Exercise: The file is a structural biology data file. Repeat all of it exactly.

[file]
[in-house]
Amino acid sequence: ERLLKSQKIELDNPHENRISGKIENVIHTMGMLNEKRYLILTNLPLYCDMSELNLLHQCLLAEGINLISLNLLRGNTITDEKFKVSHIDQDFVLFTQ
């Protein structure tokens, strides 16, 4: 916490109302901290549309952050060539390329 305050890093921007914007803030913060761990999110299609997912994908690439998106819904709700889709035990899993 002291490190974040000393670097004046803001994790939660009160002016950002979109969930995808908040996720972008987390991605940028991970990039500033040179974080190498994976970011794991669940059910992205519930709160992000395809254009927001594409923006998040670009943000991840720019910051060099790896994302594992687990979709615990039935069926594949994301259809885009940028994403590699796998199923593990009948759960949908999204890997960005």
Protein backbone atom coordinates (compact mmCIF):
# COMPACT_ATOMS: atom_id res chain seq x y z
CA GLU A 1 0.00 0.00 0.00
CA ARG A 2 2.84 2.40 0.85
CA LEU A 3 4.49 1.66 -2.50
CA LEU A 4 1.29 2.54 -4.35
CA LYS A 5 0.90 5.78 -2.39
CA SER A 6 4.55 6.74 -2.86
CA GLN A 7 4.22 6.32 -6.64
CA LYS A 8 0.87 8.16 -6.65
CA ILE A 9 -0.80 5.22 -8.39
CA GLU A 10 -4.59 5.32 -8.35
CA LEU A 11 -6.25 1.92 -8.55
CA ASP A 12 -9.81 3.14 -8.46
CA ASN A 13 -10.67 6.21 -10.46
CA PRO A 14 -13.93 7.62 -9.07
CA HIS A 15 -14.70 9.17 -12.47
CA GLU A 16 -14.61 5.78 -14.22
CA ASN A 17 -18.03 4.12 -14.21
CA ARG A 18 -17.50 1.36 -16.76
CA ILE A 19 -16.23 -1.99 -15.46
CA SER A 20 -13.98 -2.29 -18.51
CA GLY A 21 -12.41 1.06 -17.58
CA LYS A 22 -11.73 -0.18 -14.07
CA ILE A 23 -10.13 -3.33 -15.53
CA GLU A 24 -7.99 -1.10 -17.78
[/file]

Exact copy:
[in-house]
Amino acid sequence: ERLLKSQKIELDNPHENRISGKIENVIHTMGMLNEKRYLILTNLPLYCDMSELNLLHQCLLAEGINLISLNLLRGNTITDEKFKVSHIDQDFVLFTQ
């Protein structure tokens, strides 16, 4: 916490109302901290549309952050060539390329 305050890093921007914007803030913060761990999110299609997912994908690439998106819904709700889709035990899993 002291490190974040000393670097004046803001994790939660009160002016950002979109969930995808908040996720972008987390991605940028991970990039500033040179974080190498994976970011794991669940059910992205519930709160992000395809254009927001594409923006998040670009943000991840720019910051060099790896994302594992687990979709615990039935069926594949994301259809885009940028994403590699796998199923593990009948759960949908999204890997960005």
Protein backbone atom coordinates (compact mmCIF):
# COMPACT_ATOMS: atom_id res chain seq x y z
CA GLU A 1 0.00 0.00 0.00
CA ARG A 2 2.84 2.40 0.85
CA LEU A 3 4.49 1.66 -2.50
CA LEU A 4 1.29 2.54 -4.35
CA LYS A 5 0.90 5.78 -2.39
CA SER A 6 4.55 6.74 -2.86
CA GLN A 7 4.22 6.32 -6.64
CA LYS A 8 0.87 8.16 -6.65
CA ILE A 9 -0.80 5.22 -8.39
CA GLU A 10 -4.59 5.32 -8.35
CA LEU A 11 -6.25 1.92 -8.55
CA ASP A 12 -9.81 3.14 -8.46
CA ASN A 13 -10.67 6.21 -10.46
CA PRO A 14 -13.93 7.62 -9.07
CA HIS A 15 -14.70 9.17 -12.47
CA GLU A 16 -14.61 5.78 -14.22
CA ASN A 17 -18.03 4.12 -14.21
CA ARG A 18 -17.50 1.36 -16.76
CA ILE A 19 -16.23 -1.99 -15.46
CA SER A 20 -13.98 -2.29 -18.51
CA GLY A 21 -12.41 1.06 -17.58
CA LYS A 22 -11.73 -0.18 -14.07
CA ILE A 23 -10.13 -3.33 -15.53
CA GLU A 24 -7.99 -1.10 -17.78